How do you make sense of it all? Hot Takes is our ongoing analysis of recent mobility news from a fleet perspective.
In the early days of telematics, implementation came with conversations about “Big Brother” tracking drivers’ every move. Today, the biggest trend in telematics is camera technology, both facing the road and trained on the driver. Cue the Big Brother talk anew. One carrier is paying drivers extra if they allow installation and it’s not a requirement. Is this the right approach?
When it comes to autonomous vehicle adoption, the conversation should pivot from “when” to “where it makes sense.” Joe Moye of Beep, an Orlando, Fla.-based autonomous mobility solution company, explains specific industry applications where minimizing human intervention can have the biggest impact.
Anne Mellano of Bestmile, a mobility services platform provider, describes how autonomous shuttles are being deployed in last-mile transportation. These deployments require minimal new infrastructure and can get up and running quickly, while they move at speeds that are slower and safer than private autos.
One industry application in which autonomy will come sooner is package delivery. In Phoenix, Waymo is partnering with UPS on a pilot to shuttle packages using self-driving Chrysler Pacifica minivans from UPS stores to sorting facilities for processing. The stakes are so high between UPS, FedEx, and now Amazon that none can afford to stay on the autonomy sidelines.
Staying on autonomy: Sure, envisioning a completely driverless environment is like imaging flying cars and jetpacks from The Jetsons. But autonomous technology continues to edge incrementally into automotive design. Updates to Cadillac’s Super Cruise include hands-free lane changing, bringing it closer to Tesla’s Autopilot system. General Motors is making sure to communicate that the system “will continue to require the driver to focus on the surroundings during the lane change.”
Over at Waymo rival Cruise, GM’s autonomous division, the vision of shared autonomous mobility is taking shape with Cruise Origin, a design made for driverless transportation: no steering wheel, pedals, knobs, or dials, meaning a lot more room for passengers with the same size as an SUV today. It’ll be deployed in ride-hailing services most likely in San Francisco, though no launch date has been announced.
Remember the time when you didn’t have to plunk down $500 to “reserve” a vehicle — you just went to a dealer and bought it? When it comes to vehicle electrification, welcome to the new hype machine:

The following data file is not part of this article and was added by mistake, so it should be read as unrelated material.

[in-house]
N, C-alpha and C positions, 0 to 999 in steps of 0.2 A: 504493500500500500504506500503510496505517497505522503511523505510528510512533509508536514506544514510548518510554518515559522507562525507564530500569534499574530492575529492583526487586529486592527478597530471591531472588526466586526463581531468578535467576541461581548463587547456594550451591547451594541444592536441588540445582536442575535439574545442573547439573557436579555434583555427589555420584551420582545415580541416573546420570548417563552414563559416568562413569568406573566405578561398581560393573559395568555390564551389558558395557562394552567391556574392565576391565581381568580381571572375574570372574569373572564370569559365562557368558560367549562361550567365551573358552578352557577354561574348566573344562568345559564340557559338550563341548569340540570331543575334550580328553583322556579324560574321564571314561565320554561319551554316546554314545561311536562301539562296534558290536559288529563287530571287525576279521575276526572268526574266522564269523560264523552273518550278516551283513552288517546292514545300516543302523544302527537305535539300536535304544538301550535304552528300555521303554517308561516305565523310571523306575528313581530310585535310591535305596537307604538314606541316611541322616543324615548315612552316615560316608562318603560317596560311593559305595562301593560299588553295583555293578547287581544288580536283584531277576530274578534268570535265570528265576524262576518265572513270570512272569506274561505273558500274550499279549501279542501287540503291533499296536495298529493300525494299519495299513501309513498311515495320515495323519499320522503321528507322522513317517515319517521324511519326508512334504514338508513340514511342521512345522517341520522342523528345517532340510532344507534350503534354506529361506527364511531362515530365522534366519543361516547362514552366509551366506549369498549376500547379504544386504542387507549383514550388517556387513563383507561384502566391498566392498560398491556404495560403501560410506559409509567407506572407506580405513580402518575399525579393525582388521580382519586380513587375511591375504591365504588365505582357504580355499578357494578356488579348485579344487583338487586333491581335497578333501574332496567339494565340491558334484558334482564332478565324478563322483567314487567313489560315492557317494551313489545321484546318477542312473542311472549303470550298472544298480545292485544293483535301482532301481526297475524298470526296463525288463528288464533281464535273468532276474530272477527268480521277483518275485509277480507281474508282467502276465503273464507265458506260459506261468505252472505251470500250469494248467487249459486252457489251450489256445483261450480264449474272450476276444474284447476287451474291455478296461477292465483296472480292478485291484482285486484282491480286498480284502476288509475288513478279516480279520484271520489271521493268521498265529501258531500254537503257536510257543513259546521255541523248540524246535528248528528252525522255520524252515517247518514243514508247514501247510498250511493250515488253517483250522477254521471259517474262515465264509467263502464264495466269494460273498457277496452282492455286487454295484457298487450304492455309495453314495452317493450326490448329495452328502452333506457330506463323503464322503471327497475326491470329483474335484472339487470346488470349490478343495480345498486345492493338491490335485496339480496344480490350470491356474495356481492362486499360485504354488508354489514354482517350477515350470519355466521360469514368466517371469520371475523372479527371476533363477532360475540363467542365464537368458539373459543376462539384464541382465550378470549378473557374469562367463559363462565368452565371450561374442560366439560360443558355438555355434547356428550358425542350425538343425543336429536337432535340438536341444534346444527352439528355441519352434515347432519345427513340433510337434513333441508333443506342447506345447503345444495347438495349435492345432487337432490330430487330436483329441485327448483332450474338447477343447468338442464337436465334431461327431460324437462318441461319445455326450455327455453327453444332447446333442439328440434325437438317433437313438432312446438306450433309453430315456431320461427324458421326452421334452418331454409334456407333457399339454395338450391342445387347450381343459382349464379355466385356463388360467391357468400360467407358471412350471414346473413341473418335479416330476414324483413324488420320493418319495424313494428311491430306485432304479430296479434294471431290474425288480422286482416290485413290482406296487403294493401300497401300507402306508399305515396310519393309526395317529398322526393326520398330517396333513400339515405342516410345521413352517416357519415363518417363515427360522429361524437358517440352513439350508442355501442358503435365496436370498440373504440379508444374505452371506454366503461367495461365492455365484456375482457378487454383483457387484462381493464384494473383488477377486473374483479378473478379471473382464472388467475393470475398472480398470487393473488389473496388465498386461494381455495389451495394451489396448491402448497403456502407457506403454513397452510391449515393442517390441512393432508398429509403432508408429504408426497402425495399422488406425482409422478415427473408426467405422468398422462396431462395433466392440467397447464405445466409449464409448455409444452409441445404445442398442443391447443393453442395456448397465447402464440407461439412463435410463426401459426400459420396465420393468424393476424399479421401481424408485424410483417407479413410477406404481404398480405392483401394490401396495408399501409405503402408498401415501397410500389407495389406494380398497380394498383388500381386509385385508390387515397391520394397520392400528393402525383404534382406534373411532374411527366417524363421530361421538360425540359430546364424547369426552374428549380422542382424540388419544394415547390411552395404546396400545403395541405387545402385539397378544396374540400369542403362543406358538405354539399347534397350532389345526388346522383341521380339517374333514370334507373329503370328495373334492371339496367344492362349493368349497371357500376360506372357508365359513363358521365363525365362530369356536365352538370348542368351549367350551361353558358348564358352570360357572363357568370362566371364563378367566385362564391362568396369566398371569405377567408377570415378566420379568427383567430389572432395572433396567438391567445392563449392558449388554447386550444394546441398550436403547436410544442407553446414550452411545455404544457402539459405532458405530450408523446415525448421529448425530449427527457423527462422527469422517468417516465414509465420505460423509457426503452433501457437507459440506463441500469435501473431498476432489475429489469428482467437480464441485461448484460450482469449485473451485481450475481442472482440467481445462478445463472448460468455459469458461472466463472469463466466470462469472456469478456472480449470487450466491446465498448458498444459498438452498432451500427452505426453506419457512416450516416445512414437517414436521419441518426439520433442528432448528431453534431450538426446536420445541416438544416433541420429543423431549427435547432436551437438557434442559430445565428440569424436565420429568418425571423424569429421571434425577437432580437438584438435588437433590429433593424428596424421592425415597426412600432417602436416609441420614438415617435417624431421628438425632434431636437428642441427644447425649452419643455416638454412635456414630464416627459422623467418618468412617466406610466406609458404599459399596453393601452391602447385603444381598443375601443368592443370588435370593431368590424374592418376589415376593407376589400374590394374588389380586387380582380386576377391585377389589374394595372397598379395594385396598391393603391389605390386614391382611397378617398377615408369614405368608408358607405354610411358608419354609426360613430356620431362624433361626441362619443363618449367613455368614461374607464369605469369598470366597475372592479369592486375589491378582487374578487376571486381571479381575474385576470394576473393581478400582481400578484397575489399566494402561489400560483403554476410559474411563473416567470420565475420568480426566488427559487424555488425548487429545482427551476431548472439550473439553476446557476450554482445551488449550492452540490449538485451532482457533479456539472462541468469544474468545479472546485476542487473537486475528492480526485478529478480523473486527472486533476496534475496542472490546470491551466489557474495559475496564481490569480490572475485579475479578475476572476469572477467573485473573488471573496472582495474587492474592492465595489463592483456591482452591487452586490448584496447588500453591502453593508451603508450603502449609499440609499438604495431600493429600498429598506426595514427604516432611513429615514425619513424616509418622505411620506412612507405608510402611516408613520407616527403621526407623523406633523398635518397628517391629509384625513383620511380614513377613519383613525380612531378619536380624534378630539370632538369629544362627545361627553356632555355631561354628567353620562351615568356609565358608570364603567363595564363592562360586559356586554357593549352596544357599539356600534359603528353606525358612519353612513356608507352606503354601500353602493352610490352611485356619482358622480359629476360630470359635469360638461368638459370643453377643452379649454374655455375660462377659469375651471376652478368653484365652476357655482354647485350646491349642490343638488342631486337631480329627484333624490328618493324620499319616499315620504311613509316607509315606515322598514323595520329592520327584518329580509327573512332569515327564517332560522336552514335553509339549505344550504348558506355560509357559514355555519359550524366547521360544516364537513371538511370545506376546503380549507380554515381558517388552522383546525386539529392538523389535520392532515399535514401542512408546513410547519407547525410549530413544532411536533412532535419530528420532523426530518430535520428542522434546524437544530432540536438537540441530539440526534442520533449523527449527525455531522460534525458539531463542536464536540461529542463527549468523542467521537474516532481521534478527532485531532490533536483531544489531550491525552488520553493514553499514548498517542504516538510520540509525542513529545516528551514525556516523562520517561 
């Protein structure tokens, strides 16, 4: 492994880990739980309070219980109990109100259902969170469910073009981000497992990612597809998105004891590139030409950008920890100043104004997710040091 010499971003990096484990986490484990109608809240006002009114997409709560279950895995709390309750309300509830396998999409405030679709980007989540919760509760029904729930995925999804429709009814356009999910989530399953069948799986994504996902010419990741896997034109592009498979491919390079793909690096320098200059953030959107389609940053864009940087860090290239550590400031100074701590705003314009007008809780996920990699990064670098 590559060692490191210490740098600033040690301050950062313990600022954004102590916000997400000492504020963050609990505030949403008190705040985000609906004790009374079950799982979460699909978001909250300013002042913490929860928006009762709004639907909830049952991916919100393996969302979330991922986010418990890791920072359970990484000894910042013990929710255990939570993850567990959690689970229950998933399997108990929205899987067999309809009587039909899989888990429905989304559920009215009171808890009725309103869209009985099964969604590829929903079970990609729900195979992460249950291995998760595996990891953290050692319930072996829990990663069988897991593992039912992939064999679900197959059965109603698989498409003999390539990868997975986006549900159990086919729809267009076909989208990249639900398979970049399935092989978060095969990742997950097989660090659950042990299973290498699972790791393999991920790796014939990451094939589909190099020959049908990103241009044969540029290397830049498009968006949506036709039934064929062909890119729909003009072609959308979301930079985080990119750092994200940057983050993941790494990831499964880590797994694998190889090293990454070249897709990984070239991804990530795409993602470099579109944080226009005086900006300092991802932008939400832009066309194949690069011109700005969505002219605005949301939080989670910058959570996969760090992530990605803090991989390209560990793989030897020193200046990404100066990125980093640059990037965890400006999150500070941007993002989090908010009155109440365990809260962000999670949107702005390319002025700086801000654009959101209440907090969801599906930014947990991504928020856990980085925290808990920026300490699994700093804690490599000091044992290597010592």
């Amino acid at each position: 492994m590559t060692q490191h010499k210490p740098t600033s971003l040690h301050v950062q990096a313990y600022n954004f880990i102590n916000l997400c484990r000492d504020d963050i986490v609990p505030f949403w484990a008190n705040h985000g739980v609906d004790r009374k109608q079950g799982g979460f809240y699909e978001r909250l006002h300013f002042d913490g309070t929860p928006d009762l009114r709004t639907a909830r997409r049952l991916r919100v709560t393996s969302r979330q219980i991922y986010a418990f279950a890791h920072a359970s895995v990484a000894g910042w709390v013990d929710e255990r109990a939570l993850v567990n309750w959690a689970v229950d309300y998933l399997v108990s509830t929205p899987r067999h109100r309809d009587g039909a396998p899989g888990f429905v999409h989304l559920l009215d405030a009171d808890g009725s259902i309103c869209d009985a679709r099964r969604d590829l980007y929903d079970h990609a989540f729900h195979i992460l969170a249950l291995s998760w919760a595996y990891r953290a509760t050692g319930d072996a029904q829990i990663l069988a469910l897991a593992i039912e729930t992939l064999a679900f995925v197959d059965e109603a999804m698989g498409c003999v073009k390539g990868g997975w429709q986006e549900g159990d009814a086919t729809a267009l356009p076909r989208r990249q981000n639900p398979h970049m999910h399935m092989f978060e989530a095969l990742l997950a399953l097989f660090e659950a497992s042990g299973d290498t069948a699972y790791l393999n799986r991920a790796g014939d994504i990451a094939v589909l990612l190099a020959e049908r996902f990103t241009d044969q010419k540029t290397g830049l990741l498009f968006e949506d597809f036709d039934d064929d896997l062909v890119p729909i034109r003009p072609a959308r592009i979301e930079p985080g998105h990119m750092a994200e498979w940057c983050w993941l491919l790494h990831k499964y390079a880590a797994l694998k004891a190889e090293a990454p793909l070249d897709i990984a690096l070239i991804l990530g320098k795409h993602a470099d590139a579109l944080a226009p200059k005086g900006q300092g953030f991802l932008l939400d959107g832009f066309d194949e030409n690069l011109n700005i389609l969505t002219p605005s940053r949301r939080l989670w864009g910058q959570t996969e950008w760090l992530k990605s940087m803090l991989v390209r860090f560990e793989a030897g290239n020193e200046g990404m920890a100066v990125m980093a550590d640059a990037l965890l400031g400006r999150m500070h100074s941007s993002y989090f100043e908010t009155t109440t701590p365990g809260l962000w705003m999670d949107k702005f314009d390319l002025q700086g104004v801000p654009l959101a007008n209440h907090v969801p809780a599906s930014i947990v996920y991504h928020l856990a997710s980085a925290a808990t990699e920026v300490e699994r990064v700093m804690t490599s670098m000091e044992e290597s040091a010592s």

Between Elon Musk’s infamous Tesla Cybertruck reveal, an electric Ford F-150 prototype pulling a train, the star-studded unveiling of Ford’s Mustang Mach-E, and now GM’s video of the coming electric Hummer, there’s a whole lot of teasin’ going on with little in the way of concrete details. Let’s take it in stride until we get battery specifications, firm release dates, production numbers and availability, and real-world pricing.
Another growth area in electrification, particularly on the commercial side, are the nascent makers of “skateboard” chasses and power systems that can be fitted with various bodies based on application. They just got some new competition in the U.S. as Australian SEA Electric has landed in California, in Torrance, Bobit’s hometown.
Sometimes we need to let go of our commonly held assumptions on battery electric vehicles (BEVs). The first: They aren’t automatically the “greenest” vehicles. Hybrid vehicles, yes, hybrids — with electric propulsion and internal combustion engines — took nine of the top 12 spots in the 23rd edition of the well-respected American Council for an Energy-Efficient Economy’s GreenerCars’ ratings.
The Toyota Prius Prime Plug-In Hybrid (which incidentally placed as the highest residual value of any vehicle in a Vincentric electric vehicle/gas-powered vehicle study) took the top spot.
And while powering an electric vehicle is consistently cheaper than fueling an ICE vehicle if you do it at home, electricity can cost you almost twice as much if you’re not prudent with public charging stations, as these road trippers from Motor Trend found out.
That said, the British Vehicle Rental and Leasing Association (BVRLA) credits a drop in CO2 emissions from leased cars in the U.K. to a rise in BEV lease registrations.
And finally, did you see the Fleet Forward Conference video recap? We’ll be announcing 2020 dates and venue soon.